World in a 'new danger zone' as CO2 hits record levels: UN
The world has entered a "new danger zone" with a record level of Earth-warming carbon dioxide in the atmosphere, UN climate chief Christiana Figueres says.
With a CO2 level of 400 parts per million (ppm) announced last week, the highest in human history, the world "crossed an historic threshold and entered a new danger zone," she said in a statement urging policy action.
The level measured by US monitors has not been seen in three to five million years -- a time when Earth's temperatures were several degrees Celsius warmer and the sea level was 20 to 40 meters (22 to 44 yards) higher than today, experts say.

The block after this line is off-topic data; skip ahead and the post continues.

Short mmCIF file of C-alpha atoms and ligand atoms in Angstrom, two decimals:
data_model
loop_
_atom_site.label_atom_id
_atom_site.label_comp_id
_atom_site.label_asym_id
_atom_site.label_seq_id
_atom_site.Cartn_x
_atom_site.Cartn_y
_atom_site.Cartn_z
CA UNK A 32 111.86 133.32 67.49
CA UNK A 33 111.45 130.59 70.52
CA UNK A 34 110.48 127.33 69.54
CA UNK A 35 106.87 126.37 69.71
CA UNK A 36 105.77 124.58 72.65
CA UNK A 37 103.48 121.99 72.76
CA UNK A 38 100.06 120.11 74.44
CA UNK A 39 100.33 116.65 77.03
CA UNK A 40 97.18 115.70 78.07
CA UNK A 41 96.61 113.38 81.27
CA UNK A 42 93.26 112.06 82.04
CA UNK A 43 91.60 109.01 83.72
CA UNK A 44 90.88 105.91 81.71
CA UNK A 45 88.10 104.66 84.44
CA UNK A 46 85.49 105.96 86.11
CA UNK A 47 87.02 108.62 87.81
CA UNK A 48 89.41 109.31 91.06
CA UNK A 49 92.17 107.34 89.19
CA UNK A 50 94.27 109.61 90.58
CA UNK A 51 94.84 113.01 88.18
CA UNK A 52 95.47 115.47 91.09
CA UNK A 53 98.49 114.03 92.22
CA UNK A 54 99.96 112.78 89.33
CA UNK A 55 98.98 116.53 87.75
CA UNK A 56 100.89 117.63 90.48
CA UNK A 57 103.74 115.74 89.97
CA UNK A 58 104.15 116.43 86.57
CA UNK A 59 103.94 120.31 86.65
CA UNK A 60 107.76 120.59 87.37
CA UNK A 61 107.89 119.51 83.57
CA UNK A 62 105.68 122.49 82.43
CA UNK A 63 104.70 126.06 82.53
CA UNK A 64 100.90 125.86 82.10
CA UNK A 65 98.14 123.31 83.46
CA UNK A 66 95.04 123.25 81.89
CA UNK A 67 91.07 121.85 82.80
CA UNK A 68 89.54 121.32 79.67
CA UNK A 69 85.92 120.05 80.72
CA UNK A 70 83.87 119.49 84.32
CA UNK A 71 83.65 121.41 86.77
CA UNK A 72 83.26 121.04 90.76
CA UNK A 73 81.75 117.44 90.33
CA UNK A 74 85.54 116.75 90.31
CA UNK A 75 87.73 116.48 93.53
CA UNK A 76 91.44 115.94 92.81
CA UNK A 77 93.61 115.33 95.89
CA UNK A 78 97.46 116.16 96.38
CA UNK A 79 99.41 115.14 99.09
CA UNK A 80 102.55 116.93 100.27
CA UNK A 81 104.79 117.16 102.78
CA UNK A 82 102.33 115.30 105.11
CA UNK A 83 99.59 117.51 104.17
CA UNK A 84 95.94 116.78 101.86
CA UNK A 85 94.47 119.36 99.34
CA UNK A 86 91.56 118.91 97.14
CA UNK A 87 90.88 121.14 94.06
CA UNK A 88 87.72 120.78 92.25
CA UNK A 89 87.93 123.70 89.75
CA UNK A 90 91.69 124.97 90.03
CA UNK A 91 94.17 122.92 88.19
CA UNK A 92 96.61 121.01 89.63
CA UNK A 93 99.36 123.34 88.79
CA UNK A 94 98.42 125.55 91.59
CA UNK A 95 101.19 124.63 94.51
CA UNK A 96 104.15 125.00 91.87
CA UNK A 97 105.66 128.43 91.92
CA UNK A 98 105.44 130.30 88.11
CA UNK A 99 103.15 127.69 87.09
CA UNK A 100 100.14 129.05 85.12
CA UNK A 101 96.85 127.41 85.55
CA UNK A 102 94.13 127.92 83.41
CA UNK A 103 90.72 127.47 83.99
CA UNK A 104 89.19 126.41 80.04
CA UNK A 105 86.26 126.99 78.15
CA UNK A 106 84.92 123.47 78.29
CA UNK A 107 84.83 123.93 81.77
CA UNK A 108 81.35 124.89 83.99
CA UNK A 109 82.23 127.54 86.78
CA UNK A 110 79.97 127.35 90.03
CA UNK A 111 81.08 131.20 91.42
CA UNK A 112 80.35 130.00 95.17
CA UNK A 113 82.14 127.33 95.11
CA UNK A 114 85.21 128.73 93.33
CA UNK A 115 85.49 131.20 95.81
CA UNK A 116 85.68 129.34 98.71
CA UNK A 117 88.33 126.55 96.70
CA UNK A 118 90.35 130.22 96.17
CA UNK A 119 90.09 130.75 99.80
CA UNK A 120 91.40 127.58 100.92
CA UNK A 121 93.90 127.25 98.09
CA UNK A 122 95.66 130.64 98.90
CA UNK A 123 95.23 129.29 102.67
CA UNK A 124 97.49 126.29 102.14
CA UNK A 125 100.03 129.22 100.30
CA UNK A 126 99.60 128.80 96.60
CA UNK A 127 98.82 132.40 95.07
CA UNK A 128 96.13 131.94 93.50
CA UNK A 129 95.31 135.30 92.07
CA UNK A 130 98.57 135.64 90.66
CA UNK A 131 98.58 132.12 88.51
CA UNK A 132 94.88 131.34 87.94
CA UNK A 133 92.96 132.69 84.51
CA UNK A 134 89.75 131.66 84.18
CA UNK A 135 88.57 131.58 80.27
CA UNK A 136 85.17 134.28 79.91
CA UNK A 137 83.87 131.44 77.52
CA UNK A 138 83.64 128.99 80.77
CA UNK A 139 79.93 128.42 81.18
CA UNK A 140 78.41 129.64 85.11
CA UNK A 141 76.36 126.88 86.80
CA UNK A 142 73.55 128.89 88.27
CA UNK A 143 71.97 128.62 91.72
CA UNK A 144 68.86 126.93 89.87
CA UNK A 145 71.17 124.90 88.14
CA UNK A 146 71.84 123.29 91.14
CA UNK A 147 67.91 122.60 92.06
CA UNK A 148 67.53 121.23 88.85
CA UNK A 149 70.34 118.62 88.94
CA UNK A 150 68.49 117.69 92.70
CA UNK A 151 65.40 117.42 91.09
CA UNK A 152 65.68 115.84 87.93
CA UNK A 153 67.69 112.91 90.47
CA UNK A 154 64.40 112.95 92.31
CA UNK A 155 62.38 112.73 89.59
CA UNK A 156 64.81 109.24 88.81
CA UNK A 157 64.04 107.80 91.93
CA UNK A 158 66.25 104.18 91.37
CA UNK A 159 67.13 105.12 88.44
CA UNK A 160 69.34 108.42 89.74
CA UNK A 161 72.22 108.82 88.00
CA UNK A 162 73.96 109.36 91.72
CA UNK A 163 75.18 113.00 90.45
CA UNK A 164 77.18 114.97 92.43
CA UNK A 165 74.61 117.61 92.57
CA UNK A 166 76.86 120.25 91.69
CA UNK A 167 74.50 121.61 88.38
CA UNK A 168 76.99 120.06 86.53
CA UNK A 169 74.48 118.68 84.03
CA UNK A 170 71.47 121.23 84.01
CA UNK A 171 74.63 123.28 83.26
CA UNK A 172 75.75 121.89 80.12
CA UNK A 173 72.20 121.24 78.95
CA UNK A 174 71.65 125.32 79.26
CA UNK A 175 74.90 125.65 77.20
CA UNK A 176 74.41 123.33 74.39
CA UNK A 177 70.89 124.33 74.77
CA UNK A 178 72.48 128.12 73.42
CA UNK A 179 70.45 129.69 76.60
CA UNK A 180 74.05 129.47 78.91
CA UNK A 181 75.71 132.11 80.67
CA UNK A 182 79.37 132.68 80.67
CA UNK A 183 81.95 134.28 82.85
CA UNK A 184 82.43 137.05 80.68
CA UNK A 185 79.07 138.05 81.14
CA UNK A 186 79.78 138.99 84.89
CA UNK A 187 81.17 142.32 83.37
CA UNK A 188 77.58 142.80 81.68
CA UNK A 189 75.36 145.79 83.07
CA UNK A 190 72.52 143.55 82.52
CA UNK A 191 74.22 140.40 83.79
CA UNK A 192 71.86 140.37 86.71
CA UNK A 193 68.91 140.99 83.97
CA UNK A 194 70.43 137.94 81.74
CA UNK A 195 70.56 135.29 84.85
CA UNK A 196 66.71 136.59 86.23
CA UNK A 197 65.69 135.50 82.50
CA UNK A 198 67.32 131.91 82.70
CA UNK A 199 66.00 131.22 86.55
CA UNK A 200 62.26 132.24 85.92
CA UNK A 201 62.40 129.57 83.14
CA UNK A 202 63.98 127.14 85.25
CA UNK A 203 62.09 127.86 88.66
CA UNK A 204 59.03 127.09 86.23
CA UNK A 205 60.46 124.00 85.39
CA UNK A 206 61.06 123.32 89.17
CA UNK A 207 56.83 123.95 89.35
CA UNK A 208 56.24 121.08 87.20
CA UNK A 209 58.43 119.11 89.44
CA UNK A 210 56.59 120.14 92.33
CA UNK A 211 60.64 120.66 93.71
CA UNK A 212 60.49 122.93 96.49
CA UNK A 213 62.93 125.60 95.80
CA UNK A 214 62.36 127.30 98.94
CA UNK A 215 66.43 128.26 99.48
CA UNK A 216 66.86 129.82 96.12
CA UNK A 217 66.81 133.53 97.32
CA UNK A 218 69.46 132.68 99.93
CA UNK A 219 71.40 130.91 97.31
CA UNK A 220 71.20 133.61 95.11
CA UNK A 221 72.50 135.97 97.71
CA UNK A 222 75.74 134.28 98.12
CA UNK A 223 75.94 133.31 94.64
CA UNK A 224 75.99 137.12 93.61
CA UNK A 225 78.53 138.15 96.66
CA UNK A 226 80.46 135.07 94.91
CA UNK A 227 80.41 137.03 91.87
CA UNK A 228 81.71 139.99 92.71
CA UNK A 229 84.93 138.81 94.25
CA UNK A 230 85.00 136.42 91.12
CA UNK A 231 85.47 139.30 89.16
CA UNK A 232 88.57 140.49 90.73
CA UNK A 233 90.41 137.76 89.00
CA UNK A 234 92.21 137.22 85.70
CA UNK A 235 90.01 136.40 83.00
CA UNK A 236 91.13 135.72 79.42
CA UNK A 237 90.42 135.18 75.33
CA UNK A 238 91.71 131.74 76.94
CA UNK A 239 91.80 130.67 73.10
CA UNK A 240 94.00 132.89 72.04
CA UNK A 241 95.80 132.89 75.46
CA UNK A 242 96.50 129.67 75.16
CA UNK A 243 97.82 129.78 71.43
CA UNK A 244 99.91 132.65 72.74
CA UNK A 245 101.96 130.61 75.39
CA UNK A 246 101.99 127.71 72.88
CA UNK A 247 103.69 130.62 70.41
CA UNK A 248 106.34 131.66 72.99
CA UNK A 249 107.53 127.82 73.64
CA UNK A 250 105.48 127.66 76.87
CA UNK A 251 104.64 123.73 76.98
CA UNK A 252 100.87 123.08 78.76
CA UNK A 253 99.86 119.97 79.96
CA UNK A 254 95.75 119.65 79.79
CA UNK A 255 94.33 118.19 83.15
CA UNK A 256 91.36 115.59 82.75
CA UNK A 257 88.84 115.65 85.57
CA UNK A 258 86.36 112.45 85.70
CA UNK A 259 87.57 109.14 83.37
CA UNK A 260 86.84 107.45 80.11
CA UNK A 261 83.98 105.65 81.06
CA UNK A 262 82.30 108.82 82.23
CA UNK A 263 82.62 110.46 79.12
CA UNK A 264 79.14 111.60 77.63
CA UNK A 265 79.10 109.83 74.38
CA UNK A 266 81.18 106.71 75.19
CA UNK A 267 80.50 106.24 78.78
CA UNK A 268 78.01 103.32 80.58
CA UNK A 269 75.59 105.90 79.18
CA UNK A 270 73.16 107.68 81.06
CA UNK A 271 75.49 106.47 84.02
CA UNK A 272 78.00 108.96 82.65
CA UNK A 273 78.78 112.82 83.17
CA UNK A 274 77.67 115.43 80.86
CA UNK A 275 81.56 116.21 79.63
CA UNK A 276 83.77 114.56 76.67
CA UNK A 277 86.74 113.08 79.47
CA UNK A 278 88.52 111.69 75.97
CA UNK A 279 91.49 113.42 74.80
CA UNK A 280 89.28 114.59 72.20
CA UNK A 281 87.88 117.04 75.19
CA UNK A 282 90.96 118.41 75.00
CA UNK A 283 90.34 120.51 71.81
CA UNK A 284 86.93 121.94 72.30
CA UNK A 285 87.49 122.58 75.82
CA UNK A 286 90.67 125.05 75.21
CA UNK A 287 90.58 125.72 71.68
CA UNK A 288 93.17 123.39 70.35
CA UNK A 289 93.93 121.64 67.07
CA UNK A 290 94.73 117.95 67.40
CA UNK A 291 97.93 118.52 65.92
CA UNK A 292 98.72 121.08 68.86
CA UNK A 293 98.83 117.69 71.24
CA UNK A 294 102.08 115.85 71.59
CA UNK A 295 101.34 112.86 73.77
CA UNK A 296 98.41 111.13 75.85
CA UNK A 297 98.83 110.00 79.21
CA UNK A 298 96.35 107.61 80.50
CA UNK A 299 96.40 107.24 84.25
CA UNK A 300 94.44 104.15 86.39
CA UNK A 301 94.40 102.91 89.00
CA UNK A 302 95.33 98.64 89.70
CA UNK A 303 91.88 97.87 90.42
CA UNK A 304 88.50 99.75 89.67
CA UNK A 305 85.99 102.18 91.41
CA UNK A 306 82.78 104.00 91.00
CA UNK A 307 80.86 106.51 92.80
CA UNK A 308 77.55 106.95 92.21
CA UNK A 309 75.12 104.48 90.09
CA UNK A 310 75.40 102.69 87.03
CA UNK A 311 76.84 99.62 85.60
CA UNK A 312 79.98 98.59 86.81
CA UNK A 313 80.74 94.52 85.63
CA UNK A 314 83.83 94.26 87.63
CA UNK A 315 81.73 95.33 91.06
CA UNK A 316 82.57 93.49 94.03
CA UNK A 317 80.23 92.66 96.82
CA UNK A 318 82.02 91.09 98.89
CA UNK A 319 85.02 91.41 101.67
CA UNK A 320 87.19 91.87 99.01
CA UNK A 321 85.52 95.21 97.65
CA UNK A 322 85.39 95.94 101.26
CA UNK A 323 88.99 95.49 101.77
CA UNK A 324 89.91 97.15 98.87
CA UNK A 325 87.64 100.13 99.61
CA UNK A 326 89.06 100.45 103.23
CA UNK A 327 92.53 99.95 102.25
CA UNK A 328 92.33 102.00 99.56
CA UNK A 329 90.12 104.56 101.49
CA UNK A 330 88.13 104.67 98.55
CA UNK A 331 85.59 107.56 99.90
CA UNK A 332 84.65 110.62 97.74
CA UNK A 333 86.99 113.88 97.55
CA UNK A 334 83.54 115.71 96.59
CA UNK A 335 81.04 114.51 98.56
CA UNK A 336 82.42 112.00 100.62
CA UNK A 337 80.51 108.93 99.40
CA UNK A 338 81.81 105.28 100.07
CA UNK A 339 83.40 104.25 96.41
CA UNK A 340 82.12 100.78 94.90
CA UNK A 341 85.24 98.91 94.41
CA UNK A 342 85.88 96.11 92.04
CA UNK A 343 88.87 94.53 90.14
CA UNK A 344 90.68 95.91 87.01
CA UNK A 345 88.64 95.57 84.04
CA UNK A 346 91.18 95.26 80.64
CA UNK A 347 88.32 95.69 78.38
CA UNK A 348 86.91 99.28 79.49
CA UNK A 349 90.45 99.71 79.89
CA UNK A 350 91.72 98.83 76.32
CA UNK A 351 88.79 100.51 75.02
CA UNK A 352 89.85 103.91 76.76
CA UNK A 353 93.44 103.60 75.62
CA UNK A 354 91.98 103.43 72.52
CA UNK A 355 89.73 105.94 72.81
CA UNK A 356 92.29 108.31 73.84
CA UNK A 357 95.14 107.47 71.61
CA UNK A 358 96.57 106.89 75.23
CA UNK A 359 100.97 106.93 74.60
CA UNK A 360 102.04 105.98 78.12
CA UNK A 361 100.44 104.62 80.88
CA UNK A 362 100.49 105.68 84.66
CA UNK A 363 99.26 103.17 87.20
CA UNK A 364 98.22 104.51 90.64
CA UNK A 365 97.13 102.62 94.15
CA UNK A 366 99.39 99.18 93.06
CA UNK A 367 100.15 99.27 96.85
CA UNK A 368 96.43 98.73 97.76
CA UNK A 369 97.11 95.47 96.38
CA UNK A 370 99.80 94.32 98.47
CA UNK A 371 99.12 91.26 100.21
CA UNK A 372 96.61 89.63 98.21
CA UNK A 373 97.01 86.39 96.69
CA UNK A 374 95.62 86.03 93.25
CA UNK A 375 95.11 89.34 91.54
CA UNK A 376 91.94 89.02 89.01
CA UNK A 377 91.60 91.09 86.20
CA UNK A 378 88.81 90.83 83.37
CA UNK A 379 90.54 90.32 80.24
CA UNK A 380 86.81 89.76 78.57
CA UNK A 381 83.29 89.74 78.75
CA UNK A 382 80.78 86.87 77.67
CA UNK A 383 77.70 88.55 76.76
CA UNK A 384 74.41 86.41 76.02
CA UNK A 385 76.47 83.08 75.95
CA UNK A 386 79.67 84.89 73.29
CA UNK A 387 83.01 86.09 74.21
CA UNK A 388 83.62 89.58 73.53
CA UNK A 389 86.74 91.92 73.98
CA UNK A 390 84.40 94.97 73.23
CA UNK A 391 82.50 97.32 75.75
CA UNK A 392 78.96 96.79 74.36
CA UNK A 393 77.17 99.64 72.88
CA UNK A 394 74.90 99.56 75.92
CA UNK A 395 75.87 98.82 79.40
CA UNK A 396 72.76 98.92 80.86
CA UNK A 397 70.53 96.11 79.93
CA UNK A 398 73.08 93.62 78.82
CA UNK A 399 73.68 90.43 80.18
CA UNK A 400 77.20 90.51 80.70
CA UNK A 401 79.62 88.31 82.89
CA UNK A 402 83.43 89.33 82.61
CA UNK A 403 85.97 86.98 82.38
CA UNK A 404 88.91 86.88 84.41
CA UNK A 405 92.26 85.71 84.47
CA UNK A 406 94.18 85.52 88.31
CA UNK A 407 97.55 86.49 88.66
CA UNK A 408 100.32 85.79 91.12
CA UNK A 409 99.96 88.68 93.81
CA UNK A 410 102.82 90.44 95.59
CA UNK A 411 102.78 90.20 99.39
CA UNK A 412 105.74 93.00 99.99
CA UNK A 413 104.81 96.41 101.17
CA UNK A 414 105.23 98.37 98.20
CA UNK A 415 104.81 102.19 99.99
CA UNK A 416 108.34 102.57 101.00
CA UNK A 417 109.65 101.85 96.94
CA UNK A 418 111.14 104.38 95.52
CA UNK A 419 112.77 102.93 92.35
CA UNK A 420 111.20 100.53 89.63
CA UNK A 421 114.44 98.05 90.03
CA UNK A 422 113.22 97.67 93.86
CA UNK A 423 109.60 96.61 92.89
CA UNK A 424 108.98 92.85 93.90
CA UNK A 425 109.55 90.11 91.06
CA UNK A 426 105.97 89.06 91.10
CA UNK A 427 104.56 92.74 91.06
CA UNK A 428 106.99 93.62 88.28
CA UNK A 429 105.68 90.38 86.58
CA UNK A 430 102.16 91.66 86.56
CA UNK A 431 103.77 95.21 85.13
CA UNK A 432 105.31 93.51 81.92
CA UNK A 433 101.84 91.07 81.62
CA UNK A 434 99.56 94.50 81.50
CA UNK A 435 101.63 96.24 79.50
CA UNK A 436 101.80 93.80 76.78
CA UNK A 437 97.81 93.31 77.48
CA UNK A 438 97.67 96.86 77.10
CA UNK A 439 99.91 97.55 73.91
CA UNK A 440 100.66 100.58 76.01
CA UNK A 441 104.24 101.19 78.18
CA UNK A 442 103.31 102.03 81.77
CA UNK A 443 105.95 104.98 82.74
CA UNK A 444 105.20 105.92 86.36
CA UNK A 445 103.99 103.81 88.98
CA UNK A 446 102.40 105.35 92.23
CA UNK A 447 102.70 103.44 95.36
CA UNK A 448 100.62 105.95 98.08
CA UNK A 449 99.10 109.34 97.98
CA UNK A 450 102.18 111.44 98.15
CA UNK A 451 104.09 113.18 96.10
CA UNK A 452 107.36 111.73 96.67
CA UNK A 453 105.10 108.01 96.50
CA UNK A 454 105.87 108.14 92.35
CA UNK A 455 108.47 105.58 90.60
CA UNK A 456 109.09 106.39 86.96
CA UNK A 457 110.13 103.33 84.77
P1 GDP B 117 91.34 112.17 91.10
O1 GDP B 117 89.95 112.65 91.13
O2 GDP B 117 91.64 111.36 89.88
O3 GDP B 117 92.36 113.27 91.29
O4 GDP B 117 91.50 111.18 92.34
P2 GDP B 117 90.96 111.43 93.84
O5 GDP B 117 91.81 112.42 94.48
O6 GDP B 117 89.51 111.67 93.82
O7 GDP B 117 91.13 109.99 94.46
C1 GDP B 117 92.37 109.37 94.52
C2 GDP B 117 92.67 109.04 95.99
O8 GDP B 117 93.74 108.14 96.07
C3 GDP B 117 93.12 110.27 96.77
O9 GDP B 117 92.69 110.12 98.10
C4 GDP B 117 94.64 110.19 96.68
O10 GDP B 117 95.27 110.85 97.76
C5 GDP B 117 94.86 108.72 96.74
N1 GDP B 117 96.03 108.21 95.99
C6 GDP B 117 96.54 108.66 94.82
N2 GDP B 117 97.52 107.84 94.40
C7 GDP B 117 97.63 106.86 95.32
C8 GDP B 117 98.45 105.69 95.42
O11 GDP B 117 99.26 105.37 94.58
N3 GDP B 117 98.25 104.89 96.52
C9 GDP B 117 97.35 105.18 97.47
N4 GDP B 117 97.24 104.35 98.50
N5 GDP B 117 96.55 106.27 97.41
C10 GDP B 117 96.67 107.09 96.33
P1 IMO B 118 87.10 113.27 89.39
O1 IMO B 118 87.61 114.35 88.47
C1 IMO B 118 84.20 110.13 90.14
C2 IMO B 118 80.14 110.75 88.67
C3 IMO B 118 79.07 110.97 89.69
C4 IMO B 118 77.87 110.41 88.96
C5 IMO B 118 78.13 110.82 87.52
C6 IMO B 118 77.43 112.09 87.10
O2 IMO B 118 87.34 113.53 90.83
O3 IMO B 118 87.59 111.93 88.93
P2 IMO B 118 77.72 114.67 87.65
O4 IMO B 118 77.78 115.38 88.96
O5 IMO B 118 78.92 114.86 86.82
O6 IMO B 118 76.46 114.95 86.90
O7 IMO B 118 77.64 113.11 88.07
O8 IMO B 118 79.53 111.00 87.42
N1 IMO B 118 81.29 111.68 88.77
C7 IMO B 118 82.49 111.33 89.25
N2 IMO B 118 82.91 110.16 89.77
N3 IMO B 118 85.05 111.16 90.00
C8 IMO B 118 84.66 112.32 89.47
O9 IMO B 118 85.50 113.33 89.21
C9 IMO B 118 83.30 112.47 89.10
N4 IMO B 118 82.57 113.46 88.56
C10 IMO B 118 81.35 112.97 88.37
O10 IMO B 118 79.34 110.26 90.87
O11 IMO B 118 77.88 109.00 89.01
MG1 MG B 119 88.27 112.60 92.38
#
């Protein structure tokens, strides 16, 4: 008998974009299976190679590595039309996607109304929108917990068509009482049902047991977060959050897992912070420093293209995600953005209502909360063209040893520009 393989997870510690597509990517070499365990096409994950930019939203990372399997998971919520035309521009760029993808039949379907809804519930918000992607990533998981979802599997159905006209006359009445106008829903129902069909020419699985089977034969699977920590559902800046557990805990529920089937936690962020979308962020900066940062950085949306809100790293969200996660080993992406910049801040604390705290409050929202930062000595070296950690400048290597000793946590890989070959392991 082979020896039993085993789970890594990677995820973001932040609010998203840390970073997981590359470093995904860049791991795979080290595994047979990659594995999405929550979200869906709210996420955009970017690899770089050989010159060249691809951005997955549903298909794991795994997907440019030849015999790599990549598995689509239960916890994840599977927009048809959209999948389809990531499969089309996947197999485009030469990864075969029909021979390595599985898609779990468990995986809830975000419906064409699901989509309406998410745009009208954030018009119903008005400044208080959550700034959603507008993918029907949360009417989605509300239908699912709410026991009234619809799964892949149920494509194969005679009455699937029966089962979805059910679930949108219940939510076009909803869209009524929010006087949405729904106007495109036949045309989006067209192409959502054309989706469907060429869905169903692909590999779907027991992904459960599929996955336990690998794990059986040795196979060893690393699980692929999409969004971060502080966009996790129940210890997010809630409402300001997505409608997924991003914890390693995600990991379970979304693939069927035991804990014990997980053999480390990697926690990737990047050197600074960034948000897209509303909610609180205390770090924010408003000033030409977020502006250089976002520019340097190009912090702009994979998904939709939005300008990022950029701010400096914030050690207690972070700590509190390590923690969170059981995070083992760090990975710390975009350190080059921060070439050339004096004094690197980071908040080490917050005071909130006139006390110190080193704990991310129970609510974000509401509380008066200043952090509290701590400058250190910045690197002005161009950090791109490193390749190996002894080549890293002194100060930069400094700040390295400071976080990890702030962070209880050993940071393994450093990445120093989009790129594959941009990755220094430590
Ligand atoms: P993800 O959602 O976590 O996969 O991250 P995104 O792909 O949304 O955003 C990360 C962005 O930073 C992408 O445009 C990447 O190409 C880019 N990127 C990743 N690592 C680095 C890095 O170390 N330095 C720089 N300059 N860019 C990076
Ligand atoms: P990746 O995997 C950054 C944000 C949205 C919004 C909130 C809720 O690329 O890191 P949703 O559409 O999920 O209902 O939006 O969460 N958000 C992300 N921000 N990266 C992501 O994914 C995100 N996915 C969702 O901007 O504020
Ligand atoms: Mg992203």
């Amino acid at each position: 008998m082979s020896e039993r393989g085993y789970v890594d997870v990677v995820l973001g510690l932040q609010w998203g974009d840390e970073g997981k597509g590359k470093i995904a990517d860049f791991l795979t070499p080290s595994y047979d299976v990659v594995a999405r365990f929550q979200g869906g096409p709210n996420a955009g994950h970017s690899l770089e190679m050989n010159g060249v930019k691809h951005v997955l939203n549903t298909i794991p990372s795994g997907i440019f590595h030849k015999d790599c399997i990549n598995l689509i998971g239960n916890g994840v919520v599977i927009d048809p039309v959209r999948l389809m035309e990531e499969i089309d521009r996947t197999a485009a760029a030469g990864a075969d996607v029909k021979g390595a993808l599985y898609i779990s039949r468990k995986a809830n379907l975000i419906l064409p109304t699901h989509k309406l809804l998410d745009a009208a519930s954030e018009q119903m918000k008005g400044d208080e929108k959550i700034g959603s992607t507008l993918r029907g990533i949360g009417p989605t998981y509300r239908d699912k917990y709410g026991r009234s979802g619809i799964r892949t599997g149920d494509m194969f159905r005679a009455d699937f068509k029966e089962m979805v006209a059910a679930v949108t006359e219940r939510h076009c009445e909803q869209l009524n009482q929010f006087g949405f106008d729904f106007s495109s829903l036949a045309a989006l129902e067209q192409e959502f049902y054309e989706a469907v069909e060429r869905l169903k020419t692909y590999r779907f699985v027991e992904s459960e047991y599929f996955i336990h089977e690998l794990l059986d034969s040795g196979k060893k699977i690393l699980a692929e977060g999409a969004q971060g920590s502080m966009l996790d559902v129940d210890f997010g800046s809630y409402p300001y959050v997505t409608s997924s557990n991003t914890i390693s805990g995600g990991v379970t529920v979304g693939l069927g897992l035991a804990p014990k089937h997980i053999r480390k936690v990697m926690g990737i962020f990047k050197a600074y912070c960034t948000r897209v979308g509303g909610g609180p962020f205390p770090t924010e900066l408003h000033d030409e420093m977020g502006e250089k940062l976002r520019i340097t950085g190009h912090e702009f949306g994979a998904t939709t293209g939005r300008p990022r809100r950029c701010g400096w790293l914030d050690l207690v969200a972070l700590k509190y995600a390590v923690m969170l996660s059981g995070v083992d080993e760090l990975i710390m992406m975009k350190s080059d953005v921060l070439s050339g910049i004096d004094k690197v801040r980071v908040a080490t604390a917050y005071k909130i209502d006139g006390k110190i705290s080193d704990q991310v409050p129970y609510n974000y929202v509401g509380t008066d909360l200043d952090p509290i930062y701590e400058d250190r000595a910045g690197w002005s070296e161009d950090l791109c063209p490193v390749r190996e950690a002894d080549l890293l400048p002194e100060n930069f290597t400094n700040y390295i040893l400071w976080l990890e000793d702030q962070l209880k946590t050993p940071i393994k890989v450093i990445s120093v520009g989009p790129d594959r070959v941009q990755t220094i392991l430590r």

The 400 ppm threshold had been expected to be breached for some time, but campaigners say it should nevertheless serve as a wake-up call in efforts to curb greenhouse gas emissions through fossil fuel use.
"The world must wake up and take note of what this means for human security, human welfare and economic development," said Figueres.
"In the face of clear and present danger, we need a policy response which truly rises to the challenge."